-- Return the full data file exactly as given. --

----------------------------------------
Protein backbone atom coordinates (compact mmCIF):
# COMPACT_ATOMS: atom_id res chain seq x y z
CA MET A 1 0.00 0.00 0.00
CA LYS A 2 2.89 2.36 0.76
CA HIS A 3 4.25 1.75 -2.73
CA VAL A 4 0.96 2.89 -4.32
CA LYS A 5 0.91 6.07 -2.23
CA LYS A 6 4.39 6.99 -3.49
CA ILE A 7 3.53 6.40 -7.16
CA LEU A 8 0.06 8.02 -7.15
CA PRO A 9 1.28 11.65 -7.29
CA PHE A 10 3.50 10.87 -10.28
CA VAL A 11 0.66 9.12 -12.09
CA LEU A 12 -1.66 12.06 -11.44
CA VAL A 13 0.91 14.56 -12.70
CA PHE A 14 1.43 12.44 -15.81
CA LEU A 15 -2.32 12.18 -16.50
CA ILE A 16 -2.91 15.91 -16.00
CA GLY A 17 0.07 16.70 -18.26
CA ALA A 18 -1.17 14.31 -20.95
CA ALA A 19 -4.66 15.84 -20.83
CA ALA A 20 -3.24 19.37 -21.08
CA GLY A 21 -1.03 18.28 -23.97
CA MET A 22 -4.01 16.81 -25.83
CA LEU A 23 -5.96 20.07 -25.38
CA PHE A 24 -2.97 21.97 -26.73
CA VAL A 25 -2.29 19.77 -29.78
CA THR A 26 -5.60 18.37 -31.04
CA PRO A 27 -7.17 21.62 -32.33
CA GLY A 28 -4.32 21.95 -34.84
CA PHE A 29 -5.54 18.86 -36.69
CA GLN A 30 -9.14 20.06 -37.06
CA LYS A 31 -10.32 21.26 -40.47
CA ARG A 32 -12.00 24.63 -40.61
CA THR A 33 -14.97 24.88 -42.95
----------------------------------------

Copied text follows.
Protein backbone atom coordinates (compact mmCIF):
# COMPACT_ATOMS: atom_id res chain seq x y z
CA MET A 1 0.00 0.00 0.00
CA LYS A 2 2.89 2.36 0.76
CA HIS A 3 4.25 1.75 -2.73
CA VAL A 4 0.96 2.89 -4.32
CA LYS A 5 0.91 6.07 -2.23
CA LYS A 6 4.39 6.99 -3.49
CA ILE A 7 3.53 6.40 -7.16
CA LEU A 8 0.06 8.02 -7.15
CA PRO A 9 1.28 11.65 -7.29
CA PHE A 10 3.50 10.87 -10.28
CA VAL A 11 0.66 9.12 -12.09
CA LEU A 12 -1.66 12.06 -11.44
CA VAL A 13 0.91 14.56 -12.70
CA PHE A 14 1.43 12.44 -15.81
CA LEU A 15 -2.32 12.18 -16.50
CA ILE A 16 -2.91 15.91 -16.00
CA GLY A 17 0.07 16.70 -18.26
CA ALA A 18 -1.17 14.31 -20.95
CA ALA A 19 -4.66 15.84 -20.83
CA ALA A 20 -3.24 19.37 -21.08
CA GLY A 21 -1.03 18.28 -23.97
CA MET A 22 -4.01 16.81 -25.83
CA LEU A 23 -5.96 20.07 -25.38
CA PHE A 24 -2.97 21.97 -26.73
CA VAL A 25 -2.29 19.77 -29.78
CA THR A 26 -5.60 18.37 -31.04
CA PRO A 27 -7.17 21.62 -32.33
CA GLY A 28 -4.32 21.95 -34.84
CA PHE A 29 -5.54 18.86 -36.69
CA GLN A 30 -9.14 20.06 -37.06
CA LYS A 31 -10.32 21.26 -40.47
CA ARG A 32 -12.00 24.63 -40.61
CA THR A 33 -14.97 24.88 -42.95